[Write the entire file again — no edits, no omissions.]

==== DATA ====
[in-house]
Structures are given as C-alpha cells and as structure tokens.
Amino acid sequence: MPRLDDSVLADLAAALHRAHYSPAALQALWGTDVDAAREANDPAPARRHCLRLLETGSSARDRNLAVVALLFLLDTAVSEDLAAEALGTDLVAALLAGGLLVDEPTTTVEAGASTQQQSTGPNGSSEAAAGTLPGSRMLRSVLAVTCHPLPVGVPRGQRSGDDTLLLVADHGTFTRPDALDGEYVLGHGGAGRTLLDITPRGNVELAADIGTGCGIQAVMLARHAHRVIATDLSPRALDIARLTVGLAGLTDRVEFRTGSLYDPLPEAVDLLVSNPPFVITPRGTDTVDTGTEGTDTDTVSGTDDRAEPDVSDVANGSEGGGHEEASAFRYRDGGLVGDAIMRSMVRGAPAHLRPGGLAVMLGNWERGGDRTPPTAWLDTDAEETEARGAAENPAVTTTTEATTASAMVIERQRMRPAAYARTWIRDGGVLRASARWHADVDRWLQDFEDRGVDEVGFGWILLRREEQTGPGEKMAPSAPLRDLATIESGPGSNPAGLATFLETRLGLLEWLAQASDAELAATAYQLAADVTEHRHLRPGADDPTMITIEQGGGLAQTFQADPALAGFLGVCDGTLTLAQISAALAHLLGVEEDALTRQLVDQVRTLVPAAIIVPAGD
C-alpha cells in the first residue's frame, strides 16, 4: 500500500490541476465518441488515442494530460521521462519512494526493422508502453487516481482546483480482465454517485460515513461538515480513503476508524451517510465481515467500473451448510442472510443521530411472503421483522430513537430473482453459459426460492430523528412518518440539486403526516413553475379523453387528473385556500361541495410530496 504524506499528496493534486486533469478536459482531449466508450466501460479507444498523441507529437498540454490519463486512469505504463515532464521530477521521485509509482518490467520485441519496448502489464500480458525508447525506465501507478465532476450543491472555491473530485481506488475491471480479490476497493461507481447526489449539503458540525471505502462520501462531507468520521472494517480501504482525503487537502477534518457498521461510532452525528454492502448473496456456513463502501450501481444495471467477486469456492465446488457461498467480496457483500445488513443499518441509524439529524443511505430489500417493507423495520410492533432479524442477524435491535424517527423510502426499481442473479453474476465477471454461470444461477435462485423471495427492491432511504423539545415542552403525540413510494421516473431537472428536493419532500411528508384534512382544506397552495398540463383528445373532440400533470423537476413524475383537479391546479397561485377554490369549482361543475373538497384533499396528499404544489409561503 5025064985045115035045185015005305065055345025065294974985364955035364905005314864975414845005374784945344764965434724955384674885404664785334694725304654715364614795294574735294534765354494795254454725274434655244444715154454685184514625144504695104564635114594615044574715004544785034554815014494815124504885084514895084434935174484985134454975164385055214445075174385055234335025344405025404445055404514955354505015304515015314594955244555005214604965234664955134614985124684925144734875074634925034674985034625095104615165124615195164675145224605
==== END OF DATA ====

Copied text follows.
[in-house]
Structures are given as C-alpha cells and as structure tokens.
Amino acid sequence: MPRLDDSVLADLAAALHRAHYSPAALQALWGTDVDAAREANDPAPARRHCLRLLETGSSARDRNLAVVALLFLLDTAVSEDLAAEALGTDLVAALLAGGLLVDEPTTTVEAGASTQQQSTGPNGSSEAAAGTLPGSRMLRSVLAVTCHPLPVGVPRGQRSGDDTLLLVADHGTFTRPDALDGEYVLGHGGAGRTLLDITPRGNVELAADIGTGCGIQAVMLARHAHRVIATDLSPRALDIARLTVGLAGLTDRVEFRTGSLYDPLPEAVDLLVSNPPFVITPRGTDTVDTGTEGTDTDTVSGTDDRAEPDVSDVANGSEGGGHEEASAFRYRDGGLVGDAIMRSMVRGAPAHLRPGGLAVMLGNWERGGDRTPPTAWLDTDAEETEARGAAENPAVTTTTEATTASAMVIERQRMRPAAYARTWIRDGGVLRASARWHADVDRWLQDFEDRGVDEVGFGWILLRREEQTGPGEKMAPSAPLRDLATIESGPGSNPAGLATFLETRLGLLEWLAQASDAELAATAYQLAADVTEHRHLRPGADDPTMITIEQGGGLAQTFQADPALAGFLGVCDGTLTLAQISAALAHLLGVEEDALTRQLVDQVRTLVPAAIIVPAGD
C-alpha cells in the first residue's frame, strides 16, 4: 500500500490541476465518441488515442494530460521521462519512494526493422508502453487516481482546483480482465454517485460515513461538515480513503476508524451517510465481515467500473451448510442472510443521530411472503421483522430513537430473482453459459426460492430523528412518518440539486403526516413553475379523453387528473385556500361541495410530496 504524506499528496493534486486533469478536459482531449466508450466501460479507444498523441507529437498540454490519463486512469505504463515532464521530477521521485509509482518490467520485441519496448502489464500480458525508447525506465501507478465532476450543491472555491473530485481506488475491471480479490476497493461507481447526489449539503458540525471505502462520501462531507468520521472494517480501504482525503487537502477534518457498521461510532452525528454492502448473496456456513463502501450501481444495471467477486469456492465446488457461498467480496457483500445488513443499518441509524439529524443511505430489500417493507423495520410492533432479524442477524435491535424517527423510502426499481442473479453474476465477471454461470444461477435462485423471495427492491432511504423539545415542552403525540413510494421516473431537472428536493419532500411528508384534512382544506397552495398540463383528445373532440400533470423537476413524475383537479391546479397561485377554490369549482361543475373538497384533499396528499404544489409561503 5025064985045115035045185015005305065055345025065294974985364955035364905005314864975414845005374784945344764965434724955384674885404664785334694725304654715364614795294574735294534765354494795254454725274434655244444715154454685184514625144504695104564635114594615044574715004544785034554815014494815124504885084514895084434935174484985134454975164385055214445075174385055234335025344405025404445055404514955354505015304515015314594955244555005214604965234664955134614985124684925144734875074634925034674985034625095104615165124615195164675145224605